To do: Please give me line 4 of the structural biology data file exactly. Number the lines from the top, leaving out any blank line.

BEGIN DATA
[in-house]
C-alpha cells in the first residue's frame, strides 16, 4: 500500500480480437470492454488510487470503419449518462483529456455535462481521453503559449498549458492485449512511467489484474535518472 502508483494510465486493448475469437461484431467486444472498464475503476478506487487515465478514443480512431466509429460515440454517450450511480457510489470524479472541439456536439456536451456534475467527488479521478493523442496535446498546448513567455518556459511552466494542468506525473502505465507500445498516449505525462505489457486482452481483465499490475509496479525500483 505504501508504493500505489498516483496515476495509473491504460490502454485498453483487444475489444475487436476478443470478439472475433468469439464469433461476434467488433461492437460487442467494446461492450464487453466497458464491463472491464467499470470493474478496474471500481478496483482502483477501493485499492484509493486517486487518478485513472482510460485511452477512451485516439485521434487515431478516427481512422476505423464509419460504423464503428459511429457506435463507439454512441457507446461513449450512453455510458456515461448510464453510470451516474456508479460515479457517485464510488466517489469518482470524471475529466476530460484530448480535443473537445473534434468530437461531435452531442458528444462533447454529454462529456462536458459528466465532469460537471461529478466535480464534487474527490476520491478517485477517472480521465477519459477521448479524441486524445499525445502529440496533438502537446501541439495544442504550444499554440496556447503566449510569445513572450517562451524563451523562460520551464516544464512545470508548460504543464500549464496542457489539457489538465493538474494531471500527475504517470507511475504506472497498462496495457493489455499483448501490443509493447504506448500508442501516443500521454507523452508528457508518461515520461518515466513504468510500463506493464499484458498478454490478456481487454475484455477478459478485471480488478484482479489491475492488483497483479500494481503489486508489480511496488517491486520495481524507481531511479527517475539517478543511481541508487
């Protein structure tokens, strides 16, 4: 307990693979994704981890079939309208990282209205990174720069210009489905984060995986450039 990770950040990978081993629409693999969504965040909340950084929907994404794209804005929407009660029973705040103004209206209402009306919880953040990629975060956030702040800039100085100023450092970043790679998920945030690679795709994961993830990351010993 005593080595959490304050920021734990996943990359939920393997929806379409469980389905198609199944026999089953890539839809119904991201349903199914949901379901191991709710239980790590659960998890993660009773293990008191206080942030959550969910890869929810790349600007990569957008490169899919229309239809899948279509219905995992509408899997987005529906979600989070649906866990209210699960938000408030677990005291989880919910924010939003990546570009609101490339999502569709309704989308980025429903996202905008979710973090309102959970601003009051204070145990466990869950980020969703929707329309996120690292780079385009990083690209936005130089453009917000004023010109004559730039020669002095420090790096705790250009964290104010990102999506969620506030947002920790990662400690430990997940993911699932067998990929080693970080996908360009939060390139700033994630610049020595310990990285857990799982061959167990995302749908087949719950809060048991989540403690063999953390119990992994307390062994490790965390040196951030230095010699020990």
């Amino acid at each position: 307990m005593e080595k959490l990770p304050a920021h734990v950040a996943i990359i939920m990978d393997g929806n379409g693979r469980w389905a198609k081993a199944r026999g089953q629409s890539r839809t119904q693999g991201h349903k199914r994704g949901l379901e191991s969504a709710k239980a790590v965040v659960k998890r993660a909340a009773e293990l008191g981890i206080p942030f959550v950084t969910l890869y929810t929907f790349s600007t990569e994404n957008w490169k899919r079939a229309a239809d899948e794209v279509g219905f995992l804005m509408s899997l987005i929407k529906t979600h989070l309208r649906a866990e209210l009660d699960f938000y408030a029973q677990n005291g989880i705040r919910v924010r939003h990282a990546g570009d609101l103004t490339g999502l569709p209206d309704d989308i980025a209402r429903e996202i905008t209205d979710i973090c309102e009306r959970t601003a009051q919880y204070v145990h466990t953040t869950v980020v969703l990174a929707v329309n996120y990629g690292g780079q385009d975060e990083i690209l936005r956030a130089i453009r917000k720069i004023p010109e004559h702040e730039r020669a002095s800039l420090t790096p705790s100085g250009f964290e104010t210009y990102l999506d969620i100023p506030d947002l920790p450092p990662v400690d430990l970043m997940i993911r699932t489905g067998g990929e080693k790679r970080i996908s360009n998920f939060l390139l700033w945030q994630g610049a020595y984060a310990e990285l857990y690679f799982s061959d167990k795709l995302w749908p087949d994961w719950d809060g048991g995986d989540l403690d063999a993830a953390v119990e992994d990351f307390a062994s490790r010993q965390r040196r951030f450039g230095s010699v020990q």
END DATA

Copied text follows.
């Amino acid at each position: 307990m005593e080595k959490l990770p304050a920021h734990v950040a996943i990359i939920m990978d393997g929806n379409g693979r469980w389905a198609k081993a199944r026999g089953q629409s890539r839809t119904q693999g991201h349903k199914r994704g949901l379901e191991s969504a709710k239980a790590v965040v659960k998890r993660a909340a009773e293990l008191g981890i206080p942030f959550v950084t969910l890869y929810t929907f790349s600007t990569e994404n957008w490169k899919r079939a229309a239809d899948e794209v279509g219905f995992l804005m509408s899997l987005i929407k529906t979600h989070l309208r649906a866990e209210l009660d699960f938000y408030a029973q677990n005291g989880i705040r919910v924010r939003h990282a990546g570009d609101l103004t490339g999502l569709p209206d309704d989308i980025a209402r429903e996202i905008t209205d979710i973090c309102e009306r959970t601003a009051q919880y204070v145990h466990t953040t869950v980020v969703l990174a929707v329309n996120y990629g690292g780079q385009d975060e990083i690209l936005r956030a130089i453009r917000k720069i004023p010109e004559h702040e730039r020669a002095s800039l420090t790096p705790s100085g250009f964290e104010t210009y990102l999506d969620i100023p506030d947002l920790p450092p990662v400690d430990l970043m997940i993911r699932t489905g067998g990929e080693k790679r970080i996908s360009n998920f939060l390139l700033w945030q994630g610049a020595y984060a310990e990285l857990y690679f799982s061959d167990k795709l995302w749908p087949d994961w719950d809060g048991g995986d989540l403690d063999a993830a953390v119990e992994d990351f307390a062994s490790r010993q965390r040196r951030f450039g230095s010699v020990q």